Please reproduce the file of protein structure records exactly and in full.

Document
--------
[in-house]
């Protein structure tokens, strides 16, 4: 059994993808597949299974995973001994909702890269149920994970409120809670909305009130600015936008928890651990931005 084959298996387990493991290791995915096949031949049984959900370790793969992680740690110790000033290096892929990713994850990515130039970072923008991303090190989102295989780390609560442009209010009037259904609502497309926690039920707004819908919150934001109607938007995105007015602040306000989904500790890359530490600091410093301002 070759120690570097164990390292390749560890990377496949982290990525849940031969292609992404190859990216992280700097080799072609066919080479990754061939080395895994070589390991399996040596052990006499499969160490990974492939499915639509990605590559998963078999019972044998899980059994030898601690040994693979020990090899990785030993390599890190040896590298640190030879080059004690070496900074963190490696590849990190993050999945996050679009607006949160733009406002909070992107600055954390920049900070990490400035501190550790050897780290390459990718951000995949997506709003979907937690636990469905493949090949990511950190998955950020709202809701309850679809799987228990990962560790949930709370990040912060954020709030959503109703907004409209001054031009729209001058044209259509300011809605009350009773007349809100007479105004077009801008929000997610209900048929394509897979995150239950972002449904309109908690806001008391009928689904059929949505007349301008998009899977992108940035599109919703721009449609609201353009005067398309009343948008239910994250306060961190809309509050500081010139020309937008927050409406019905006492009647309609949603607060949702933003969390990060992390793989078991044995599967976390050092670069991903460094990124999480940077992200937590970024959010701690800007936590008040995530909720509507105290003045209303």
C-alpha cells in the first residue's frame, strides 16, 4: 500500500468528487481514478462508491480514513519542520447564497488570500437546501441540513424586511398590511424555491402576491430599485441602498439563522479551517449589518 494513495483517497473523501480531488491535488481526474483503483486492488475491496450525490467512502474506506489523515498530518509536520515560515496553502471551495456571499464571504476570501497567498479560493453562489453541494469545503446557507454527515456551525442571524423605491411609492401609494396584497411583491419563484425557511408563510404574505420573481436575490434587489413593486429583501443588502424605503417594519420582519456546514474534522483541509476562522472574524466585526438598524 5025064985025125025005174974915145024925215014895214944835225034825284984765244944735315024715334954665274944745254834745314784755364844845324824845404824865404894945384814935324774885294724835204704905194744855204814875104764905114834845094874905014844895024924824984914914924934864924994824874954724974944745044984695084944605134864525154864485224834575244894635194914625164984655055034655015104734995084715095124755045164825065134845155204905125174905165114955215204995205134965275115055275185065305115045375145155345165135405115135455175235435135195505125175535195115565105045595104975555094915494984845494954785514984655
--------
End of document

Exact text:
[in-house]
């Protein structure tokens, strides 16, 4: 059994993808597949299974995973001994909702890269149920994970409120809670909305009130600015936008928890651990931005 084959298996387990493991290791995915096949031949049984959900370790793969992680740690110790000033290096892929990713994850990515130039970072923008991303090190989102295989780390609560442009209010009037259904609502497309926690039920707004819908919150934001109607938007995105007015602040306000989904500790890359530490600091410093301002 070759120690570097164990390292390749560890990377496949982290990525849940031969292609992404190859990216992280700097080799072609066919080479990754061939080395895994070589390991399996040596052990006499499969160490990974492939499915639509990605590559998963078999019972044998899980059994030898601690040994693979020990090899990785030993390599890190040896590298640190030879080059004690070496900074963190490696590849990190993050999945996050679009607006949160733009406002909070992107600055954390920049900070990490400035501190550790050897780290390459990718951000995949997506709003979907937690636990469905493949090949990511950190998955950020709202809701309850679809799987228990990962560790949930709370990040912060954020709030959503109703907004409209001054031009729209001058044209259509300011809605009350009773007349809100007479105004077009801008929000997610209900048929394509897979995150239950972002449904309109908690806001008391009928689904059929949505007349301008998009899977992108940035599109919703721009449609609201353009005067398309009343948008239910994250306060961190809309509050500081010139020309937008927050409406019905006492009647309609949603607060949702933003969390990060992390793989078991044995599967976390050092670069991903460094990124999480940077992200937590970024959010701690800007936590008040995530909720509507105290003045209303």
C-alpha cells in the first residue's frame, strides 16, 4: 500500500468528487481514478462508491480514513519542520447564497488570500437546501441540513424586511398590511424555491402576491430599485441602498439563522479551517449589518 494513495483517497473523501480531488491535488481526474483503483486492488475491496450525490467512502474506506489523515498530518509536520515560515496553502471551495456571499464571504476570501497567498479560493453562489453541494469545503446557507454527515456551525442571524423605491411609492401609494396584497411583491419563484425557511408563510404574505420573481436575490434587489413593486429583501443588502424605503417594519420582519456546514474534522483541509476562522472574524466585526438598524 5025064985025125025005174974915145024925215014895214944835225034825284984765244944735315024715334954665274944745254834745314784755364844845324824845404824865404894945384814935324774885294724835204704905194744855204814875104764905114834845094874905014844895024924824984914914924934864924994824874954724974944745044984695084944605134864525154864485224834575244894635194914625164984655055034655015104734995084715095124755045164825065134845155204905125174905165114955215204995205134965275115055275185065305115045375145155345165135405115135455175235435135195505125175535195115565105045595104975555094915494984845494954785514984655